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September 10, 2004

Canada's top cop was from Mattawa

On important community anniversaries it’s fun to look back on some of the successful people who have roots in the community.  Mattawa, a town of 2,300 is no exception on the 120th anniversary of its incorporation.  I have written about several people with Mattawa roots that have been of special interest to me – Anahareo, Gordon Dufoe, John Argo, Mike Rodden and Dr. S.F. Monestine.  As with most communities some make a name for themselves at home while others do so elsewhere. 

I recently came across the story of Mattawa’s Maurice Nadon who lived in Mattawa from 1920 to 1932 and went on to become the first bilingual Commissioner of the RCMP – Canada’s Top Cop as the job is sometimes called.  He oversaw the introduction of women in the RCMP. 

Maurice Nadon’s daughter Suzanne, a United Church Minister in St. Adele, Quebec contacted me recently about her native roots on her great grandmother’s side.  She has a church at Kanesatake, 60km west of Montreal, where native issues were front page news in January when the Grandchiefs house was burned over policing issues.  Suzanne, who has written several books, is doing a history of her family including her grandfather Zeph Nadon, one of Algonquin Park’s best-known Park Rangers and her father Maurice who rose through 18 promotions to become RCMP Commissioner from 1974 to 1977. 

On a recent vacation with her father Suzanne visited the family cottage in Radiant in Algonquin Park where her grandfather lived for much of his 41 year career as a ranger and where her father spent summers in his childhood.  They met me, Gerry Therrien and Rene Lamarche at the Mattawa Museum where we toured the Museum and later had a lengthy lunch at Mert’s Restaurant. 

Nadon family in Mattawa in 1928.  Maurice is third on the right.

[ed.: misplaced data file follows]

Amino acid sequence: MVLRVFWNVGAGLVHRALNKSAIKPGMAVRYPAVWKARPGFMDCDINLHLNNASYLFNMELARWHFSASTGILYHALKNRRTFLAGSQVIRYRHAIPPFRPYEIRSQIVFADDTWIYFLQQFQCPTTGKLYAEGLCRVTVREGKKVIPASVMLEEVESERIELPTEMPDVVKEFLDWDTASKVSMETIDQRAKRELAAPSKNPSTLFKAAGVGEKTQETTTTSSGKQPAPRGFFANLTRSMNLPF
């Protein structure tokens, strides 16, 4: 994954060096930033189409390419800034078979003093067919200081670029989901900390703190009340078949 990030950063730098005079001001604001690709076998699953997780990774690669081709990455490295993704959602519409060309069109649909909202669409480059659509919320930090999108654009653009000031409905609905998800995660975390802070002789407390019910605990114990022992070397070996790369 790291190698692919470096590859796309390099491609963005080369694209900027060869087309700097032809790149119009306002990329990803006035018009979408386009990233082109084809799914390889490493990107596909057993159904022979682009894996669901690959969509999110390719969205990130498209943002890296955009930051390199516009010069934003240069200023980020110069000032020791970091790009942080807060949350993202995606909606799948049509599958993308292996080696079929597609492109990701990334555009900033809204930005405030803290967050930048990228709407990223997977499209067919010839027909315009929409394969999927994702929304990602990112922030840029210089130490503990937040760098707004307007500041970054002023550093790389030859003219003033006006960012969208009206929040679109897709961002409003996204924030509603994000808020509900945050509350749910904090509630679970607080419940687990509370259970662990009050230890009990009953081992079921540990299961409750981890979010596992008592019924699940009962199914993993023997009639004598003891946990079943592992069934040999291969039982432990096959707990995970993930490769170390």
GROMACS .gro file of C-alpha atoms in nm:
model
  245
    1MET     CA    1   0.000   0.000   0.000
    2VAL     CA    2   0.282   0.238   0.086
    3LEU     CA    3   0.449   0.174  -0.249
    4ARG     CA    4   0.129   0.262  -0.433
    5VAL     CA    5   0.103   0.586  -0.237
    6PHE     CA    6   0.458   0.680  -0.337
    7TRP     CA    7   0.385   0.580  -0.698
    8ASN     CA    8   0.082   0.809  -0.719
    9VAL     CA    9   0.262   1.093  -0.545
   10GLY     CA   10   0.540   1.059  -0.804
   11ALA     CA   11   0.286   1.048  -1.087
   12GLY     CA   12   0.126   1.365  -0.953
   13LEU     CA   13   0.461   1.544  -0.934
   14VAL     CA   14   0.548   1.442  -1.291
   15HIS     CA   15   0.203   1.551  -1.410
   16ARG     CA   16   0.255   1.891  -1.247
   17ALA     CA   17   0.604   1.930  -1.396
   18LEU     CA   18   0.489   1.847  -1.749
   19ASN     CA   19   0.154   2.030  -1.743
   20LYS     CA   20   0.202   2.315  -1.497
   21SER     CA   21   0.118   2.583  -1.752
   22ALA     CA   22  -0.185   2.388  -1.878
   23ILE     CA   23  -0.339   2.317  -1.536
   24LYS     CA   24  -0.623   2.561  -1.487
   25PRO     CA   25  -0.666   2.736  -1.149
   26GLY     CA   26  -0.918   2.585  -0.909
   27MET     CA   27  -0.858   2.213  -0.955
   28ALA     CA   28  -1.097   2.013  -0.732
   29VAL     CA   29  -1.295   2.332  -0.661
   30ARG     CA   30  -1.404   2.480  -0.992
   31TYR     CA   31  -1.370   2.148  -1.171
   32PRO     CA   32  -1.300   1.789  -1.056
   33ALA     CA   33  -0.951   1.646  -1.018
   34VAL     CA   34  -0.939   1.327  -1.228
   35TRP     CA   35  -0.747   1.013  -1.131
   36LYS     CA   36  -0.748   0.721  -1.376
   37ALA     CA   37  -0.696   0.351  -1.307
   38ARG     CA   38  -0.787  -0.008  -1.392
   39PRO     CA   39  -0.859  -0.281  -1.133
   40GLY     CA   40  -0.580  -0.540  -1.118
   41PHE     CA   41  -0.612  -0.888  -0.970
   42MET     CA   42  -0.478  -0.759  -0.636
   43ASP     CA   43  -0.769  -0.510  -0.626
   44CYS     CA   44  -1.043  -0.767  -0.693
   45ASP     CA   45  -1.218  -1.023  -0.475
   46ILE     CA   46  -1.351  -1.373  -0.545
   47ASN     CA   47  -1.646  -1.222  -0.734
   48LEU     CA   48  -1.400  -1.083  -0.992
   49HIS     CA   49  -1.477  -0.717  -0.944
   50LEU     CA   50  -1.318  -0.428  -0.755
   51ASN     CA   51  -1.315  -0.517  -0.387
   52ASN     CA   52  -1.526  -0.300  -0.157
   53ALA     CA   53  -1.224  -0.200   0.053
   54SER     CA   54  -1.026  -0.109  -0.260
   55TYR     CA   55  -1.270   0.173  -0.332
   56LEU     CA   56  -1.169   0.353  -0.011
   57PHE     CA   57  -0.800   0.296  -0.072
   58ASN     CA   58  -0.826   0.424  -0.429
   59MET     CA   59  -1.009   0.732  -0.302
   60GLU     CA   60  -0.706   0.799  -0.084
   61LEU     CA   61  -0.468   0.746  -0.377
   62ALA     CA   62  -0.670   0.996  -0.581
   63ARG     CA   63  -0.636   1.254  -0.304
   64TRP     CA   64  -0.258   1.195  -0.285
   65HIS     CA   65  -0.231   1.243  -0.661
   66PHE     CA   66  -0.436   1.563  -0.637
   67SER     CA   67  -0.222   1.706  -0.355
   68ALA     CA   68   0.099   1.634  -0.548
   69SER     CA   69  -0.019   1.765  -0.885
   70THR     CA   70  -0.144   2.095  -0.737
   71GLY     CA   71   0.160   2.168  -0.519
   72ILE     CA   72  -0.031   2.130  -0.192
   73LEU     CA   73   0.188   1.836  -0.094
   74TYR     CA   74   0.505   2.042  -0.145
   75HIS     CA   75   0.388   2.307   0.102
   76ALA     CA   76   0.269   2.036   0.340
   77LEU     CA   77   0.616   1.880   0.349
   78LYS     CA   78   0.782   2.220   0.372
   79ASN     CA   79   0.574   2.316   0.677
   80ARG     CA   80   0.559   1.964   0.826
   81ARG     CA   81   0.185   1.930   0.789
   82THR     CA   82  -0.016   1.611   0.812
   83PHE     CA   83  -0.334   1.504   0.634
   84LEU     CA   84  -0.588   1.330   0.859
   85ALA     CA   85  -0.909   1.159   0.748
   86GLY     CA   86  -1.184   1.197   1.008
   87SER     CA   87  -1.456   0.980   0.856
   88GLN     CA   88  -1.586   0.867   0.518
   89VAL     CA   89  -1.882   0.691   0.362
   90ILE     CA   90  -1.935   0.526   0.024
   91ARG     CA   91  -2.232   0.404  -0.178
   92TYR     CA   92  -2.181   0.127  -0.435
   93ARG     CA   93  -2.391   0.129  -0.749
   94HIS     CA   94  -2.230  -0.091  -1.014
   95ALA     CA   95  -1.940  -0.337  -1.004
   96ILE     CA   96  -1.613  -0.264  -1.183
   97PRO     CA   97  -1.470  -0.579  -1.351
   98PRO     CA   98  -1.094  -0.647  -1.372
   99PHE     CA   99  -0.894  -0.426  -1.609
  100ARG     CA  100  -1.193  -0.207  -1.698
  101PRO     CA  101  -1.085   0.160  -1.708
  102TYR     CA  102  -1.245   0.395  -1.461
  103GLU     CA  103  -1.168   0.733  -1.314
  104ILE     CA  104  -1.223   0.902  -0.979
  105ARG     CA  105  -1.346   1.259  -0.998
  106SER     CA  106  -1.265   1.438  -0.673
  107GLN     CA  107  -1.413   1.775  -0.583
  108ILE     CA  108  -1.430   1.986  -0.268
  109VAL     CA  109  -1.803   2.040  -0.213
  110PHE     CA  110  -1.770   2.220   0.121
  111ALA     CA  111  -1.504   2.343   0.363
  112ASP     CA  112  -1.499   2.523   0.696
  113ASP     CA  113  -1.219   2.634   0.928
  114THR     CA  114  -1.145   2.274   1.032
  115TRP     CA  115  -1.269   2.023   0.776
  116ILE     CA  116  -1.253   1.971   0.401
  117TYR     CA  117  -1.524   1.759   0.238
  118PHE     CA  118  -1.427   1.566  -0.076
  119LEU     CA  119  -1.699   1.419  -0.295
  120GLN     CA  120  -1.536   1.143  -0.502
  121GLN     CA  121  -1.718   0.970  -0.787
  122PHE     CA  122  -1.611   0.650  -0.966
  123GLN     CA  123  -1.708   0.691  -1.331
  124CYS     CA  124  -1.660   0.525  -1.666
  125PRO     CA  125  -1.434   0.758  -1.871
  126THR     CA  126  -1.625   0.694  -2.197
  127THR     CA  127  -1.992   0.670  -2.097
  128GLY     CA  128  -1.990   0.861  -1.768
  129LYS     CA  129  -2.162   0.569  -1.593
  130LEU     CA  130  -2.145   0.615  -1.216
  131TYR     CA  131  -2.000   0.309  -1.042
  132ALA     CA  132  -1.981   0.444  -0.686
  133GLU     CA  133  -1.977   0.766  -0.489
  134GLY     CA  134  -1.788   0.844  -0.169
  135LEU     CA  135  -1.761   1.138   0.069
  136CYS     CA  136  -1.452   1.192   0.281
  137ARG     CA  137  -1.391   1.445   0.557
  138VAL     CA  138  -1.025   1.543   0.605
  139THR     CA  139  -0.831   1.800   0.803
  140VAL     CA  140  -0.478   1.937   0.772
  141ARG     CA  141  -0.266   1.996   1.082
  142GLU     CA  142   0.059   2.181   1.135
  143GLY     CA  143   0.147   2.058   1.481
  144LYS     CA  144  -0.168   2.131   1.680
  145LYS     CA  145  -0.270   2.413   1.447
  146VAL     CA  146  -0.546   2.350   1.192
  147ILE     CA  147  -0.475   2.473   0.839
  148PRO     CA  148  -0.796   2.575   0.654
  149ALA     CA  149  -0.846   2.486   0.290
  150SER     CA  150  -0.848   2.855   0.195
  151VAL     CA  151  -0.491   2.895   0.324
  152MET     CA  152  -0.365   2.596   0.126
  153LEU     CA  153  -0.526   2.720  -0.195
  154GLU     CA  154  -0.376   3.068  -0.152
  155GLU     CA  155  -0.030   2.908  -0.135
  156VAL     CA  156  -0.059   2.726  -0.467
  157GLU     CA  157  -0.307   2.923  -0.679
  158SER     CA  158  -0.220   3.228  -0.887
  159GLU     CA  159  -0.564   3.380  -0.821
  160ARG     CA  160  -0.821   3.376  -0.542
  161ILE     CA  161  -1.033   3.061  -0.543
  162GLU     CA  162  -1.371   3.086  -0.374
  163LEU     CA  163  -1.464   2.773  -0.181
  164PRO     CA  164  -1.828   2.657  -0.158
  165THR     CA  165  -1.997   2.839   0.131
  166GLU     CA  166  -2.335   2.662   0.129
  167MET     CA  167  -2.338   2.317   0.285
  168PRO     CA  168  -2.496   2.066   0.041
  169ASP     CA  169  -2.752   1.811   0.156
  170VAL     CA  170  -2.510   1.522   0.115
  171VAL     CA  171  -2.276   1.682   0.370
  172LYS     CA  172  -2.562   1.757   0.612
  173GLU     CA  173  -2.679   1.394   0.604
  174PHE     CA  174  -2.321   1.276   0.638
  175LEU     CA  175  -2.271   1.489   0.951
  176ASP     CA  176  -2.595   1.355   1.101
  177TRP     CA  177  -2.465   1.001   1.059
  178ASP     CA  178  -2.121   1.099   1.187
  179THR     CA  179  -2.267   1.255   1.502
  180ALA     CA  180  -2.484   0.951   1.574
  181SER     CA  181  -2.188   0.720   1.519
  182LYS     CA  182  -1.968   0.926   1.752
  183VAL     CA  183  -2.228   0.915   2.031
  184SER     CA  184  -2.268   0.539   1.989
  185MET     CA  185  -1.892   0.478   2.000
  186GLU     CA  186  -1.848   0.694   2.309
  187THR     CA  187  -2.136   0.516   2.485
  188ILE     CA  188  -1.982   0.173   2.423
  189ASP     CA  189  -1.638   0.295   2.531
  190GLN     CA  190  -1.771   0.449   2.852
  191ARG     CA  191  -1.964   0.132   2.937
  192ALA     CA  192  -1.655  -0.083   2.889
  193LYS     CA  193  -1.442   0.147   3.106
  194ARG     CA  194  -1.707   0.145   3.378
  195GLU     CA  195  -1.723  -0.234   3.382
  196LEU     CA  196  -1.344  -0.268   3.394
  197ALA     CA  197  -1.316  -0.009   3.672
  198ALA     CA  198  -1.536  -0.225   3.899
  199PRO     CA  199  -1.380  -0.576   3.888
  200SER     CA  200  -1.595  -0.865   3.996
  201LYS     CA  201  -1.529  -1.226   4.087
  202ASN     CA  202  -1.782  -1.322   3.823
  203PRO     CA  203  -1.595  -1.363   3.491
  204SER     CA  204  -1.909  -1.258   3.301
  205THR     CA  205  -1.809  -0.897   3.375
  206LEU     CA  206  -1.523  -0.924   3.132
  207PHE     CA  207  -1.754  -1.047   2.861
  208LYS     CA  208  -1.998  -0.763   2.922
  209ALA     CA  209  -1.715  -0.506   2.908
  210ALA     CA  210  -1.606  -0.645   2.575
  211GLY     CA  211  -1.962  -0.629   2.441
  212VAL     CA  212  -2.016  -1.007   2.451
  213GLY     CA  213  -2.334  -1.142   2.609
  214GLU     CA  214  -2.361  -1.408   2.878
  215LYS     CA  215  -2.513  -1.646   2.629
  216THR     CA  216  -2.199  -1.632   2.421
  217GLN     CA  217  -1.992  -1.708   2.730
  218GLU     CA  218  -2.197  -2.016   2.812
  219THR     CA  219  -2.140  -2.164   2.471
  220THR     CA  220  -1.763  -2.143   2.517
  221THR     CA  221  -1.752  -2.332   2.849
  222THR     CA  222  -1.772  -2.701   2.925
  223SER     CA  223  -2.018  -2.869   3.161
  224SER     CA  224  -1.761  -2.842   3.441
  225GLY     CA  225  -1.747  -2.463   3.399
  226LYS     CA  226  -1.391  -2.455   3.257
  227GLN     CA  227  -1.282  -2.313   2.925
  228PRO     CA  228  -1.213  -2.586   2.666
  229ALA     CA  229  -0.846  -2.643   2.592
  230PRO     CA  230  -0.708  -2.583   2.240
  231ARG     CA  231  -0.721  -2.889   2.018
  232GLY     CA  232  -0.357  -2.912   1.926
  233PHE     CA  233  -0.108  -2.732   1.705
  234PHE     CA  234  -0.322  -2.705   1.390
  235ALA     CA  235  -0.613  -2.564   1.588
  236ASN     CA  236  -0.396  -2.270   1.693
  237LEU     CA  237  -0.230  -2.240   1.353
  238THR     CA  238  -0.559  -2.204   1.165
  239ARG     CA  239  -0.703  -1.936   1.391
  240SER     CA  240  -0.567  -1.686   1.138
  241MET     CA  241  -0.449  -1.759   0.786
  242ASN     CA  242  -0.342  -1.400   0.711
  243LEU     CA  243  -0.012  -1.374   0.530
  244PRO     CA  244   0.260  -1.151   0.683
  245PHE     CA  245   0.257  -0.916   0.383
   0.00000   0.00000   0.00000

Maurice’s father Zeph lived in Mattawa where he and his wife Emma raised 9 children before moving to Ottawa in 1932.  Emma came from the Leblanc family who lived on Water Street where her father Edmond ran a saw mill.  Maurice brought along a couple of albums of photographs, many of which have been copied and are now at the museum.  The Nadon family lived directly across from the Museum in a house that now forms half of the Smith Funeral Home.  Maurice went to school at the old St. Anne’s school, played many sports in the area, and played on Explorers Point which was his front yard. He remembers playing Hookstrah, a game I am not familiar with but which Mike Rodden mentions in his book Anent Michael J. edited by Peter Handley which describes Mikes early years in the same local as Maurice. 

Maurice was presented with Rodden’s book along with other Mattawa books by Leo Morel, Gerry Therrien, and Gordon Dufoe.  Maurice will donate an RCMP uniform and has provided a photo display on his life in Mattawa and in the RCMP to the Museum.  The career of Maurice’s father Zeph will also be included.  To read about Zeph look for him in Audrey Saunders’ classic book The Algonquin Story – now in reprint through The Friends of Algonquin Park.  The book tells how Zeph was involved in the famous caper by Archie Belany (before he became Grey Owl) when Archie tried to illegally cross the park on snowshoes and got in all kinds of trouble. 

In our interview with Maurice he talked about the family car accident where he was a survivor, but 2 of his brothers and 4 others died in 1942.  He also told us he was colour blind and could no get into the army so went into the RCMP in 1942.  We concluded that his people skills, his hard work and his administrative ability pushed him through the ranks and made him Canada’s senior police officer. 

Maurice Nadon with Queen Elizabeth on one of several occasions he met her.

Maurice and his wife Madeline visited with the elite of politics and royalty.  Maurice was the Co-Grand Marshall of the Calgary Stampede with Prince Charles and later delivered an RCMP horse to the Queen with High Commissioner Paul Martin Senior.  He enjoyed talking about when his wife had to buy a hat to be worn a couple of hours and never again on one occasion.  Maurice rubbed shoulders with numerous heads of countries around the world as a part of security on their Canadian visits. 

The icebreaker NADON prior to its trip across the north west passage in 2000.

Former RCMP Commissioners have buildings or boats named after them.  The 17.7 meter catamaran ice breaker NADON is named after Maurice.  It became famous in 2000 when it replicated the trip across the North West Passage originally taken by the St. Roch establishing Canada’s sovereignty during World War II.  The NADON also circumnavigated North America in 5 months on the same occasion.  (For details check Google under Nadon/St. Roch II). 

Maurice enjoys his summers in his beautiful log home near Bancroft and his winters in his home in Ottawa.  He continues playing tennis, curling, and keeping active and enjoys his family and friends.  We wish him all the best and look forward to seeing his story in the Museum in Mattawa.

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